Whilst browsing a second hand shop in Northallerton, I came across this book and inside noticed the book plate, ‘Thornaby-on-Tees National Schools’, dated September 1911.
Photographs and details courtesy of Tony Cooney.
We’re looking to recruit a team of volunteers to conserve, catalogue and digitise an important collection of over 16,000 photographic negatives. The photos detail the work carried out by Head Wrightson, the major industrial company based in Thornaby-on-Tees, from 1958-1978. The collection was donated to Stockton Library Service by Company Photographer Alan Simpson in 2012 and contains hundreds of images of employees and social events, providing a fascinating visual insight into the culture of the company and of the time.
Thanks to a National Lottery grant this unique archive can now be conserved and made available online. Training will be provided by Teesside Archives and Stockton Library service. We do not require volunteers to have special skills or experience, but the role would suit someone who is literate and numerate and comfortable with using IT.
If you’d like to play a part in the preservation of our area’s industrial heritage please contact Stockton Reference Library on 01642 528079 email: firstname.lastname@example.org
This postcard shows a child feeding ducks in the vicinity of the village pump. The pump is an interesting piece of cast ironwork, this is from a time when a simple utility item such as a pump would be made in a highly decorative form. Most village pumps were fairly plain castings or encased in a wooden box, as in Billingham. I know there was a foundry in Norton, it cast the first Big Ben bell, and wondered if they made this pump. I don’t remember ever seeing the pump, is it still there or has it gone to a museum or even been scrapped?. The postcard is a real photograph and shows a couple of people in front of the white building and another small group sitting on the bench surrounding the tree, as well as the small boy.
Image and details courtesy of Bruce Coleman.
This was taken from the Hartlepool to Port Clarence road, the same day as I took the picture of the first of the Hartlepool reactors being built. This can be made out in the far distance. I believe that the photograph shows the initial stages of construction at the Venator site. It would have been one of the first chemical plants to be built in this area, which was nothing more than a desolate, swampy, windswept and totally uninteresting section of land that was being reclaimed from the Tees estuary.
Photograph and details courtesy of Fred Starr.
I was lucky enough to go on a ‘Behind The Scenes Tour’ of The Globe , it’s now official name but a shame to drop the ‘Theatre’ part , back in June as reported here on ‘Picture Stockton’ and I was back again in November on a ‘Hard Hat Heritage Tour’ with tales of the ABC Minors and weekly birthdays! Outwardly and to the untrained eye not a lot seems to have happened since June although this time we did visit the old bar area sadly devoid of alcohol and indeed also devoid of its fixtures and fittings. However while in the bar those immortal words ‘Dorman Long’ could be seen on the steel joist helping to keep the building up, indeed – propping the bar up !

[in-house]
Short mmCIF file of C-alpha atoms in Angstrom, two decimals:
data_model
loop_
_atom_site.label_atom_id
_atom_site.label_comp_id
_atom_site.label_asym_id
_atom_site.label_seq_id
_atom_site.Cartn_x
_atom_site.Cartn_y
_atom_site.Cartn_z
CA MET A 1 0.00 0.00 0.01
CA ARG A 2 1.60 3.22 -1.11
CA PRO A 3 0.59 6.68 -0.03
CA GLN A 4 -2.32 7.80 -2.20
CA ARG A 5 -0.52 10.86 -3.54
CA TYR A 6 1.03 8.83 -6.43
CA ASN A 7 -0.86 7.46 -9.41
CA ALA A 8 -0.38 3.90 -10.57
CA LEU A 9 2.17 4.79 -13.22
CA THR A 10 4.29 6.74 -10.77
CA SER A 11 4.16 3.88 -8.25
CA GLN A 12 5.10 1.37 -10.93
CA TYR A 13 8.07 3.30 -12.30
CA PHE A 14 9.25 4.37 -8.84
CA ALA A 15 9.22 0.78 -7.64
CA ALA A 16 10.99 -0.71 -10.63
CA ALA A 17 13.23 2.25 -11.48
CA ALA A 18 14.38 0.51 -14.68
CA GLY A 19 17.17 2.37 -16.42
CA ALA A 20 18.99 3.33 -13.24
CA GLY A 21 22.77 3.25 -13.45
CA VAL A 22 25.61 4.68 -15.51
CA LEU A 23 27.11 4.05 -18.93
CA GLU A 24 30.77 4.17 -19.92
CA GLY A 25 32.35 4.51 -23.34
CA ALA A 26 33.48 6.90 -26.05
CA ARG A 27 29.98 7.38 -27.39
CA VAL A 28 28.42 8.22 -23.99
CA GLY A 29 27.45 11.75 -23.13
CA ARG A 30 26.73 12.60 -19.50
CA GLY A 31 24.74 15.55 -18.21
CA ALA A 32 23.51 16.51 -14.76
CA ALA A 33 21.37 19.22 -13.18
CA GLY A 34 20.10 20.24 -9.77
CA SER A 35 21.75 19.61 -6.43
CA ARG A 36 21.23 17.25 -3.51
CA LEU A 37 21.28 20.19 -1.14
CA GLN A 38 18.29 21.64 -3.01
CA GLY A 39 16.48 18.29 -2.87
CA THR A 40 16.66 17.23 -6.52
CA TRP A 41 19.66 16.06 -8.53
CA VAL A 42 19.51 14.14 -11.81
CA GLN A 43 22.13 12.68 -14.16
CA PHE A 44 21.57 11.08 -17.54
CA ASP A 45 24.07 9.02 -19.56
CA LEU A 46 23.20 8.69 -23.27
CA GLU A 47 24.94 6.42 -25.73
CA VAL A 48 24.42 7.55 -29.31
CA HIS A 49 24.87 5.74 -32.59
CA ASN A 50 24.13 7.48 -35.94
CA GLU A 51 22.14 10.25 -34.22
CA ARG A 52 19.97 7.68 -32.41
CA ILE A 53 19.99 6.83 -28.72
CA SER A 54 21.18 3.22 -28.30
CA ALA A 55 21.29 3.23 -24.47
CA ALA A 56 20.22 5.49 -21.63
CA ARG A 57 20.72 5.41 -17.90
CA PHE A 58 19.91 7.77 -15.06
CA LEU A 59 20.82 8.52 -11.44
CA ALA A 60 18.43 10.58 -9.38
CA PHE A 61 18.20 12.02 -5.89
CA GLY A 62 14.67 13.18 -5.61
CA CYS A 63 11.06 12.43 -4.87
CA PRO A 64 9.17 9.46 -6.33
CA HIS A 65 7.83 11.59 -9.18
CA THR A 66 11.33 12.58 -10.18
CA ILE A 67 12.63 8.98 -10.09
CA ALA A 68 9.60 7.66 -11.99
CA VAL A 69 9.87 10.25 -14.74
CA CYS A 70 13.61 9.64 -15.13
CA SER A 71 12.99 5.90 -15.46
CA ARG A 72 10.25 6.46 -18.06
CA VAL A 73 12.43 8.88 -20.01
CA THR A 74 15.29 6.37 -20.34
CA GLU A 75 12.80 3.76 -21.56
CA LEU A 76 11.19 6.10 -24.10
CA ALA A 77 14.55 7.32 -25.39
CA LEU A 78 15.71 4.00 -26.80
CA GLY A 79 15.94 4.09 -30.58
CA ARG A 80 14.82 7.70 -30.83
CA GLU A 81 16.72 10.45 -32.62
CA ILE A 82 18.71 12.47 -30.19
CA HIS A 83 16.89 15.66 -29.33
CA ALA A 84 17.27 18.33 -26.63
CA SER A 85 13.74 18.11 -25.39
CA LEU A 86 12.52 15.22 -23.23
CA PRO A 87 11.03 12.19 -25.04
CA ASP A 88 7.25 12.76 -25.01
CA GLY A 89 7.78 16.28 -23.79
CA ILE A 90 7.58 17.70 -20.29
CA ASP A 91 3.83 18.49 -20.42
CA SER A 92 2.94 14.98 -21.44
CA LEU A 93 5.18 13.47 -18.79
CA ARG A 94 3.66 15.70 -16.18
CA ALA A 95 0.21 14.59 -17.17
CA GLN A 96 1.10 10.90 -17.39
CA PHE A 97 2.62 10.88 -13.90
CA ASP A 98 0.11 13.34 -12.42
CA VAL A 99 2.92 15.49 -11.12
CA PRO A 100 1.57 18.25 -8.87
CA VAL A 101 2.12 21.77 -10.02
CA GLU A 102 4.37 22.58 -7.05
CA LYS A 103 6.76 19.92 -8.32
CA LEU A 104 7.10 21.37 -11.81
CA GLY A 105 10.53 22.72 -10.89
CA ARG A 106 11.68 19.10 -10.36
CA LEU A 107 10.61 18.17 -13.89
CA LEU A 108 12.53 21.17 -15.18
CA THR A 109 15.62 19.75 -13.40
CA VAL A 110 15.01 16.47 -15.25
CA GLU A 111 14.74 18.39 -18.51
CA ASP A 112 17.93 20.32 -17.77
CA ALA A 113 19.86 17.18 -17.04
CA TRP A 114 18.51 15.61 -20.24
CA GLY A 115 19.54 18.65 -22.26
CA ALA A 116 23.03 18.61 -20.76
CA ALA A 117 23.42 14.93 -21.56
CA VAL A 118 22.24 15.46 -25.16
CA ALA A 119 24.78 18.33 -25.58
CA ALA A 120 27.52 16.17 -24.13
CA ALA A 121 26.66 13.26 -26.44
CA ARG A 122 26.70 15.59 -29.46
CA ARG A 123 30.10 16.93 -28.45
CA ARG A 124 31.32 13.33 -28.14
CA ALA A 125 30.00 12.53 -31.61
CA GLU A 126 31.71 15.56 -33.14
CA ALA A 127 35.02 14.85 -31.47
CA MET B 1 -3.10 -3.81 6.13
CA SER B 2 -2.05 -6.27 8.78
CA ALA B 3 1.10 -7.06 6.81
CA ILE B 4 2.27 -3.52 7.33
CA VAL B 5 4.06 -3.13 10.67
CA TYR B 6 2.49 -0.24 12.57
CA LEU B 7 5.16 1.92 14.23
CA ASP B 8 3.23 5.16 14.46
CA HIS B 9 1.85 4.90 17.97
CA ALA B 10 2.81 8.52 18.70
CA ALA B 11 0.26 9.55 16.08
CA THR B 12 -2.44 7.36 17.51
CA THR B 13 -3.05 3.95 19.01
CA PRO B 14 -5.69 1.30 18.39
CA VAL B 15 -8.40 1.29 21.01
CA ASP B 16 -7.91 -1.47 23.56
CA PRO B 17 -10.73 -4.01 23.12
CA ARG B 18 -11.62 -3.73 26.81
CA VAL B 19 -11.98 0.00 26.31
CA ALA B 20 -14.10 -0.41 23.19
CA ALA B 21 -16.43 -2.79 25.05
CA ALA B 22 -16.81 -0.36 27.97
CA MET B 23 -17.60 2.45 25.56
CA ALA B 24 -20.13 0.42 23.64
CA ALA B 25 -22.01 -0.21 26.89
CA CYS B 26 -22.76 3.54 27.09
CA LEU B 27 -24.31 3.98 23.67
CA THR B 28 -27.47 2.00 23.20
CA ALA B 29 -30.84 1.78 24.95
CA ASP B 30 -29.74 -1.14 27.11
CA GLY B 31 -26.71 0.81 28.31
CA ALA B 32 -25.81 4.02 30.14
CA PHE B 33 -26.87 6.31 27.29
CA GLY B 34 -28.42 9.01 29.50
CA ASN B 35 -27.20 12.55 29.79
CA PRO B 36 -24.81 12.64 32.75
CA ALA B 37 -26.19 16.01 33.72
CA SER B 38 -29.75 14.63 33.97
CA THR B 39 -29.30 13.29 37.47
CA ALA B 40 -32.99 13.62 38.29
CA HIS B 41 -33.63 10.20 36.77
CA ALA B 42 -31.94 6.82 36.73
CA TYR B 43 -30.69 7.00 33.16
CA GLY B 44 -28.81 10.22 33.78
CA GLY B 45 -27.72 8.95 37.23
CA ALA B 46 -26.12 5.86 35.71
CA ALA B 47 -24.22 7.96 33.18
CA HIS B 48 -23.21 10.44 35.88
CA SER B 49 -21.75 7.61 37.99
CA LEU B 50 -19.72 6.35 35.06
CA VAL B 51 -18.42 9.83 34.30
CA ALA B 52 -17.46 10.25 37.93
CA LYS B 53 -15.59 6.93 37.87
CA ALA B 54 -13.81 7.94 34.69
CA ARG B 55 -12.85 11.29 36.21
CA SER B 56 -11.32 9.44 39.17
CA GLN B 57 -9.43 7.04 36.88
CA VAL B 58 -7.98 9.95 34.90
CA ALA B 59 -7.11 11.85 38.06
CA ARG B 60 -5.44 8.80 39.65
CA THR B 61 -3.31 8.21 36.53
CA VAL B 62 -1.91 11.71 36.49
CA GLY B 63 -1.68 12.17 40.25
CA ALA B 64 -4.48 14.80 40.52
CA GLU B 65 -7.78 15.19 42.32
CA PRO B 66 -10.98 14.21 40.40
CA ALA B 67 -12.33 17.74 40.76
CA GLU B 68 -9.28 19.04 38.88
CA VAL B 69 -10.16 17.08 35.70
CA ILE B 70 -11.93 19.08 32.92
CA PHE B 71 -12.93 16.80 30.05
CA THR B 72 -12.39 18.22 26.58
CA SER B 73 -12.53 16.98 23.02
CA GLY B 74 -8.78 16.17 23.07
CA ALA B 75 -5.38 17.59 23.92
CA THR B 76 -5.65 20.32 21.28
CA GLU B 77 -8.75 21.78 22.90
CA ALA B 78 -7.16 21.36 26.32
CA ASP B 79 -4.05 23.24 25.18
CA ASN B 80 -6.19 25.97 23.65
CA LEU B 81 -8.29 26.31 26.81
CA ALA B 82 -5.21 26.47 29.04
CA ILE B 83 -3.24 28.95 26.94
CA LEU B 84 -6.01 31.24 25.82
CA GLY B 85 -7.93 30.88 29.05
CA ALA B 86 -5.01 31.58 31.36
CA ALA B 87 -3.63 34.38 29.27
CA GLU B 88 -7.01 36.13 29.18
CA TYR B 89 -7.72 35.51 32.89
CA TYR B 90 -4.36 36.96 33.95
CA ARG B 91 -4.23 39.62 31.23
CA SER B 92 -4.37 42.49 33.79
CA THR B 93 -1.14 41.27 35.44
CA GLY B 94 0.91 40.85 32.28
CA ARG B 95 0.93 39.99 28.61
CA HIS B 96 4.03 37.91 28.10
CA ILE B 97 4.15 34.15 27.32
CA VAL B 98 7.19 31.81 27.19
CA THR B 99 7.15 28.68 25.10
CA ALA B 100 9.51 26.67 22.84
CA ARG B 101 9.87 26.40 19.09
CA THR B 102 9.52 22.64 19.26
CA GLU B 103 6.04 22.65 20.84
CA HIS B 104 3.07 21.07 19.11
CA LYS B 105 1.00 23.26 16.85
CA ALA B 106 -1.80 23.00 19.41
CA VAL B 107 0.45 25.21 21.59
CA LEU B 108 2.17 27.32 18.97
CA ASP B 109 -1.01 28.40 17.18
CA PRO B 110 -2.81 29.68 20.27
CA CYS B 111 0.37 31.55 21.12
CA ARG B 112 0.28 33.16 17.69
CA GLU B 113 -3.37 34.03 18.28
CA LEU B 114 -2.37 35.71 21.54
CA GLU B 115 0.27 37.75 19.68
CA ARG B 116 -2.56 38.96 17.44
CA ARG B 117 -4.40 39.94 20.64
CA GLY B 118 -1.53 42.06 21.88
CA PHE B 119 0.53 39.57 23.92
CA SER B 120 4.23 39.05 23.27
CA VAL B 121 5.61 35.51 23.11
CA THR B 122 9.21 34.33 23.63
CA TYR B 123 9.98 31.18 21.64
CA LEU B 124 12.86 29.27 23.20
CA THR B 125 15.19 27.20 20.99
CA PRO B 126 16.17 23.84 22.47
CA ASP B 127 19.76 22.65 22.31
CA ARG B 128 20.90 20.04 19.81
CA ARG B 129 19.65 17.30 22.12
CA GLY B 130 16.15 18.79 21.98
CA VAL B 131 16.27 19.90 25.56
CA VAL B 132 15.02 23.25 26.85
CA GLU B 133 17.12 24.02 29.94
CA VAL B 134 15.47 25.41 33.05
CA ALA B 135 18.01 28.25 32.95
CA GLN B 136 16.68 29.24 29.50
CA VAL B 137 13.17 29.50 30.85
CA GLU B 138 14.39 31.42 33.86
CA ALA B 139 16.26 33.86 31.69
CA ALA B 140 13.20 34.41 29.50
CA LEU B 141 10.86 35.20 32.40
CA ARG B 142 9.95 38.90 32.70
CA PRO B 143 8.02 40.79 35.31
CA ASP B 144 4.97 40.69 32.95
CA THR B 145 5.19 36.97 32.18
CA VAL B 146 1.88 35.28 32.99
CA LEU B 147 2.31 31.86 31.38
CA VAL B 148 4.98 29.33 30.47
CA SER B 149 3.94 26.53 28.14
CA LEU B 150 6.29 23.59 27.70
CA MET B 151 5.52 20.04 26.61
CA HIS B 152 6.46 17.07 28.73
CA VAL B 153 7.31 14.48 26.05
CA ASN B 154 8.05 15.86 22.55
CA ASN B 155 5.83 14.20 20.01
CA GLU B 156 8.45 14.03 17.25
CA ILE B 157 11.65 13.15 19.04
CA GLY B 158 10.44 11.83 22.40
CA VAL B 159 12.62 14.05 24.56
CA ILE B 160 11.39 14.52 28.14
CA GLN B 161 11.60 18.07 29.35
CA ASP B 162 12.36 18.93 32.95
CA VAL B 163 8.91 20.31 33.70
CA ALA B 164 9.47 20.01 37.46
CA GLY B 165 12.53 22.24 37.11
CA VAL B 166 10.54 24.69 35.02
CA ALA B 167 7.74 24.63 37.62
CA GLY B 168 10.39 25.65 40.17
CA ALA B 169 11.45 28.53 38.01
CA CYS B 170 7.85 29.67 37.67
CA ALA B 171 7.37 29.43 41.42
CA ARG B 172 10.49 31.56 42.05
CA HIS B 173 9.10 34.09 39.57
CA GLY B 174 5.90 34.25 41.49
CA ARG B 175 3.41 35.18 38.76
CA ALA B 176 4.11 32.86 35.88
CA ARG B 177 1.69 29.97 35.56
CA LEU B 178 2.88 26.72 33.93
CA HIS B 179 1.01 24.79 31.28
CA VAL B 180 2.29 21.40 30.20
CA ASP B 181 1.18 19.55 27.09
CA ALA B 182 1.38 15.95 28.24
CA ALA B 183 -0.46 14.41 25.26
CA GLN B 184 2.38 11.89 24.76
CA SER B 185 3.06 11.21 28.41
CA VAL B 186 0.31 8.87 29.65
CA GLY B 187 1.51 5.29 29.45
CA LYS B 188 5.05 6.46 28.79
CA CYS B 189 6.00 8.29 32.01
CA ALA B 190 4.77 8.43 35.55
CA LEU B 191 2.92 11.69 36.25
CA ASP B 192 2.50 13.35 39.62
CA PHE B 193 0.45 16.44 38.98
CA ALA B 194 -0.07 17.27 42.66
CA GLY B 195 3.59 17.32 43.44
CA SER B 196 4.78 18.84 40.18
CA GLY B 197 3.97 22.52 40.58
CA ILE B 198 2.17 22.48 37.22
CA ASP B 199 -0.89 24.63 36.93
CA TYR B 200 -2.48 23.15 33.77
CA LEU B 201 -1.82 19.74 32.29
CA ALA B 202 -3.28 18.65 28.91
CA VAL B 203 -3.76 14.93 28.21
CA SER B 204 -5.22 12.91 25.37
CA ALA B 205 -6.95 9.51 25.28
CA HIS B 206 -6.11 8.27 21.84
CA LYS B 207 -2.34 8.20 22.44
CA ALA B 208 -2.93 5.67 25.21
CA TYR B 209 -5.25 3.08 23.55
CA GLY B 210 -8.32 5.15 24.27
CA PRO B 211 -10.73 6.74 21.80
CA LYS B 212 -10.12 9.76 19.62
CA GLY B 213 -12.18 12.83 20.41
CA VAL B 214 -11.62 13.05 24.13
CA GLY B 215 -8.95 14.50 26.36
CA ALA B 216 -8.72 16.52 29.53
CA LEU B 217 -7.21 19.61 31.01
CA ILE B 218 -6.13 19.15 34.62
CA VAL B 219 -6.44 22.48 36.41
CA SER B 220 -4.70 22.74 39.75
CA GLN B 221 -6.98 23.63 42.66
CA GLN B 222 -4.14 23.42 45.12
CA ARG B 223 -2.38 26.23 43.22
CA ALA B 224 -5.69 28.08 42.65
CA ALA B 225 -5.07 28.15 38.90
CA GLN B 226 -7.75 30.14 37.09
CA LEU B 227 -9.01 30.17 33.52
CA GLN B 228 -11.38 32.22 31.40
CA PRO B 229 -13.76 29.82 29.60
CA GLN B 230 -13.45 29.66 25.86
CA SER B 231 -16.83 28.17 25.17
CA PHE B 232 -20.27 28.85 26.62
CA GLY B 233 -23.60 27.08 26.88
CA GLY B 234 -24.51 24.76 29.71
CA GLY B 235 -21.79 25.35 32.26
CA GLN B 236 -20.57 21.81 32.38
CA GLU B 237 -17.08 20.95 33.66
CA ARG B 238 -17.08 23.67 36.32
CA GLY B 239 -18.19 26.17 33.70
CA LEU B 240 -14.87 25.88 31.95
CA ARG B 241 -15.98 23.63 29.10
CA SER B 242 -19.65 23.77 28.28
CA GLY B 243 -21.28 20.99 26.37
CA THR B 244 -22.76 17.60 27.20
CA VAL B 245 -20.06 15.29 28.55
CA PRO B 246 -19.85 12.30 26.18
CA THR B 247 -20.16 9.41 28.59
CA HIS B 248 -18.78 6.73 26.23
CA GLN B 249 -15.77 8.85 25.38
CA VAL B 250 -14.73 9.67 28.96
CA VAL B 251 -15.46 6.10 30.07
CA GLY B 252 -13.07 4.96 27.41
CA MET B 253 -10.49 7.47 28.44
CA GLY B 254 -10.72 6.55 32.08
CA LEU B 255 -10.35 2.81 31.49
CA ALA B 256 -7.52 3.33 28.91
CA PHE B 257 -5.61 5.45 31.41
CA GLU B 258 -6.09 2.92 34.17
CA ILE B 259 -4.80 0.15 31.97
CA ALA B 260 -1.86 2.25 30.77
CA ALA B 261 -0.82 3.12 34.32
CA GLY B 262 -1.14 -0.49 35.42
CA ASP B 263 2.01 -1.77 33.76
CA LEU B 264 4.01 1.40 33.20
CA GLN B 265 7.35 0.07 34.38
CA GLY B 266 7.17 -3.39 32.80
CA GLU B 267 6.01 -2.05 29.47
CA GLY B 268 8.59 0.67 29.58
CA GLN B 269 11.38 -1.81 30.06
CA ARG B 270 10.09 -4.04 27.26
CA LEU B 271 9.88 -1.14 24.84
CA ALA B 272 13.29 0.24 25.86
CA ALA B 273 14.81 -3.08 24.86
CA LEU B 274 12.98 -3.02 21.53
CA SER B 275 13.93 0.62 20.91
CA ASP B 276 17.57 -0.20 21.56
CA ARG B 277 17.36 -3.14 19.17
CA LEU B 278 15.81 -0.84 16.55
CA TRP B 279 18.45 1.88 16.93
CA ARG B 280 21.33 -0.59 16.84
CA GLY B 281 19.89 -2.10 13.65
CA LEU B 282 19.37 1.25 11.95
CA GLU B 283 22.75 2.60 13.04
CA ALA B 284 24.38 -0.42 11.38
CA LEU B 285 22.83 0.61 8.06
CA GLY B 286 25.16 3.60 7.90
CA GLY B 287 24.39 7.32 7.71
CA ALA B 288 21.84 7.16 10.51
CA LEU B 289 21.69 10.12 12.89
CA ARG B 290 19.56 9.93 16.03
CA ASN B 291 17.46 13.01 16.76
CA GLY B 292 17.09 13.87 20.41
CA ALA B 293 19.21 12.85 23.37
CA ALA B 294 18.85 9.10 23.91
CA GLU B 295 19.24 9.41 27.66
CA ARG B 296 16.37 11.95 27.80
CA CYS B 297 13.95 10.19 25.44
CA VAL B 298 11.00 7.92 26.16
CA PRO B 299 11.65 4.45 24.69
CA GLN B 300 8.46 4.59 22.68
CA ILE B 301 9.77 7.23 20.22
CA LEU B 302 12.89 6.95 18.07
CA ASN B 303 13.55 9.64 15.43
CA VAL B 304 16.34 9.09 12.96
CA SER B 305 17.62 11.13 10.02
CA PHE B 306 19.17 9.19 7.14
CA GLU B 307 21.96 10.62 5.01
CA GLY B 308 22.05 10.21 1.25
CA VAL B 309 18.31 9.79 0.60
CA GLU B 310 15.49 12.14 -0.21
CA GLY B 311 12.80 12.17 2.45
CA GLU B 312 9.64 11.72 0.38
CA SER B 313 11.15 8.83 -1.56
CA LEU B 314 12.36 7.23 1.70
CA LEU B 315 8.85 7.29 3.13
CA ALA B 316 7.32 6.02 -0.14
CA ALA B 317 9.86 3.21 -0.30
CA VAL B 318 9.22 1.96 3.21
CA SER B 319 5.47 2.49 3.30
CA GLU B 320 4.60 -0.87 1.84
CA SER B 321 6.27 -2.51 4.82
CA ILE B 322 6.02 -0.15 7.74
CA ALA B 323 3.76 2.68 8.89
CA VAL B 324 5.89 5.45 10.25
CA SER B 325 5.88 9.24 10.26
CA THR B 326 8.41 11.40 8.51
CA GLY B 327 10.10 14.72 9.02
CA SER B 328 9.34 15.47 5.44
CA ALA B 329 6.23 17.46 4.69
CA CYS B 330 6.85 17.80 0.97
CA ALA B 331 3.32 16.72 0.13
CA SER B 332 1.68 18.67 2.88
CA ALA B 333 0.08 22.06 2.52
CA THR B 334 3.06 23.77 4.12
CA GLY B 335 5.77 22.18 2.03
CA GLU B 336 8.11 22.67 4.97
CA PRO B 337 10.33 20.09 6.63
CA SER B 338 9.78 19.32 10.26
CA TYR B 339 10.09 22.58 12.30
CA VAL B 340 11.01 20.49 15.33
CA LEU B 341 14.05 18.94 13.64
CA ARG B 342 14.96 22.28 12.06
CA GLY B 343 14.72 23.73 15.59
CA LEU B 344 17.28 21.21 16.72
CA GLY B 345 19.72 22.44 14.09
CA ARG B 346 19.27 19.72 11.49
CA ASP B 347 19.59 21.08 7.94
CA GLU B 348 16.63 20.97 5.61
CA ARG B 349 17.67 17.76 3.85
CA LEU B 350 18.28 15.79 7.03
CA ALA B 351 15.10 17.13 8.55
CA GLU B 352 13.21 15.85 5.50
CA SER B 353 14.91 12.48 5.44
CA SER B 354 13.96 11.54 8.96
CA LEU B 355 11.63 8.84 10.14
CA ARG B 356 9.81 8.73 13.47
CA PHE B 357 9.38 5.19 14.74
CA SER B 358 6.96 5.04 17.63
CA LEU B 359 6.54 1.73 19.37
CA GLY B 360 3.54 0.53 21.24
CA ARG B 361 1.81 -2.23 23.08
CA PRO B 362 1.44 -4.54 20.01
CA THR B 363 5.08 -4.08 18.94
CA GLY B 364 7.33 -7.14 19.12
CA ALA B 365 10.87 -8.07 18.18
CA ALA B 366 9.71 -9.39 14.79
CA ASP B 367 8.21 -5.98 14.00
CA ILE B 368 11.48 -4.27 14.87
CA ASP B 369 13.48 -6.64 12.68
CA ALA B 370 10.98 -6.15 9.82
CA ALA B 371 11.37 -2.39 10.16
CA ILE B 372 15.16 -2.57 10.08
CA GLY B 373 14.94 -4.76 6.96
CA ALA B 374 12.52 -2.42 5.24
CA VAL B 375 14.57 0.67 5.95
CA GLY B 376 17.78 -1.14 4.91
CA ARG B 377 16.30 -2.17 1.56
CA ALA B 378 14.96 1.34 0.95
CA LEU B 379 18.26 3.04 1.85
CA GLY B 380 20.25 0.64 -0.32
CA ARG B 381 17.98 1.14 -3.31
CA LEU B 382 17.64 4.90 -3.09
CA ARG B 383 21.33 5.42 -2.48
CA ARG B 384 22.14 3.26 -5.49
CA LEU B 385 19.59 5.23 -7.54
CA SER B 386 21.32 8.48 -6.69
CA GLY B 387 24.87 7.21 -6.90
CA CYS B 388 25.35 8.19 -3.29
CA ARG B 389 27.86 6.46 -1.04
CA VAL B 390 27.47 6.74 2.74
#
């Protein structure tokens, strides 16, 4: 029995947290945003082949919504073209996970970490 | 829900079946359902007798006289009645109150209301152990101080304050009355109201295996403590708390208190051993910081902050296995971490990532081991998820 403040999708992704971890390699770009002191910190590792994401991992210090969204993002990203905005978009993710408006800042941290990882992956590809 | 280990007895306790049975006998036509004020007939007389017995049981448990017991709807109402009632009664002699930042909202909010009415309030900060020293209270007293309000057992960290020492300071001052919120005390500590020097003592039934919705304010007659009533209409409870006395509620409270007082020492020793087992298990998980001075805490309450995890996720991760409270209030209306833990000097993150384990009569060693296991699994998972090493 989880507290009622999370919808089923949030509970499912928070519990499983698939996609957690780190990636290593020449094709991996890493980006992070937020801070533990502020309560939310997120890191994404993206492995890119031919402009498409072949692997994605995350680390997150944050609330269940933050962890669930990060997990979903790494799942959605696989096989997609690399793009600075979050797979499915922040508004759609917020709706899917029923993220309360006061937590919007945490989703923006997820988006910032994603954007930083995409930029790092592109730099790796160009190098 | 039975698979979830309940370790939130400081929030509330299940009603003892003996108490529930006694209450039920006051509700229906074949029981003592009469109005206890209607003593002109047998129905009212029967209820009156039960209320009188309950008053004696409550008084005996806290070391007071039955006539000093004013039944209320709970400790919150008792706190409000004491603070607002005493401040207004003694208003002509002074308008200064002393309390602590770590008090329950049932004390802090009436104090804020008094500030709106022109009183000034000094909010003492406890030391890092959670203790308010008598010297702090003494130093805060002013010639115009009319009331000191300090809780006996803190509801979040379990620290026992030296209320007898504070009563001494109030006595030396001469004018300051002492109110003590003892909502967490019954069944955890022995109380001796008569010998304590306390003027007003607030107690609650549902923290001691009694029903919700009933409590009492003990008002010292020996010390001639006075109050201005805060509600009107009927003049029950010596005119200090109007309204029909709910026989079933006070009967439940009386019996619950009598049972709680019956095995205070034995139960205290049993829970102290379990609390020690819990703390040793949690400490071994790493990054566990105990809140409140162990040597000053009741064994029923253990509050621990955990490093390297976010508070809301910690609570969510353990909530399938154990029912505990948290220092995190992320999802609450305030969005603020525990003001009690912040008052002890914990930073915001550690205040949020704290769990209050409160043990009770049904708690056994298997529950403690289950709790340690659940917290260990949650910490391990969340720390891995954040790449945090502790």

The recent press coverage of The Globe, some good and some not so good, brought lots of questions from our group about the rebuilding work and the opening date has been put back to Spring 2020 to accommodate these works with an obvious push being given to No153 The High Street, the self-contained arts centre which will sit between The Globe and Debenhams. Any technical questions were well fielded by Chris and Steve from builders Willmott Dixon while our host Sophie from SBC took us on a magical history tour from the first Globe of 1926 to the present one which was opened in 1935 by two brothers who also ran a butchers shop on the site and who continued to trade even as the new building went up around them ! In keeping with the seasonal theme there is a display of panto costumes and memorabilia in the ‘meet and greet’ area were the tours begin, oh no there isn’t – oh yes there is, and these will eventually move into Stockton Rediscovered with another Globe exhibition due to be housed in Preston Park Museum next July to September .
Some of our group wore their ABC Minors badges with pride, they were luminous, lumi…. glowed in the dark , which was a revelation to some 50 years later having been kept in the dark about them all that time! Sneaking in through side doors was another obvious pastime during the Saturday morning clubs while others recalled Zorro and Gene Autry, Flash Gordon and being called up onto the stage to celebrate your birthday were some faces became just a bit too familiar with almost weekly birthdays! Sadly the stage is long gone, not so much demolished more like sunk were the water had leaked in over the years while The Globe had stood empty but once refurbished the main auditorium will have a capacity of 3,000 and shimmer again in its original art-deco colours of gold, green and pink .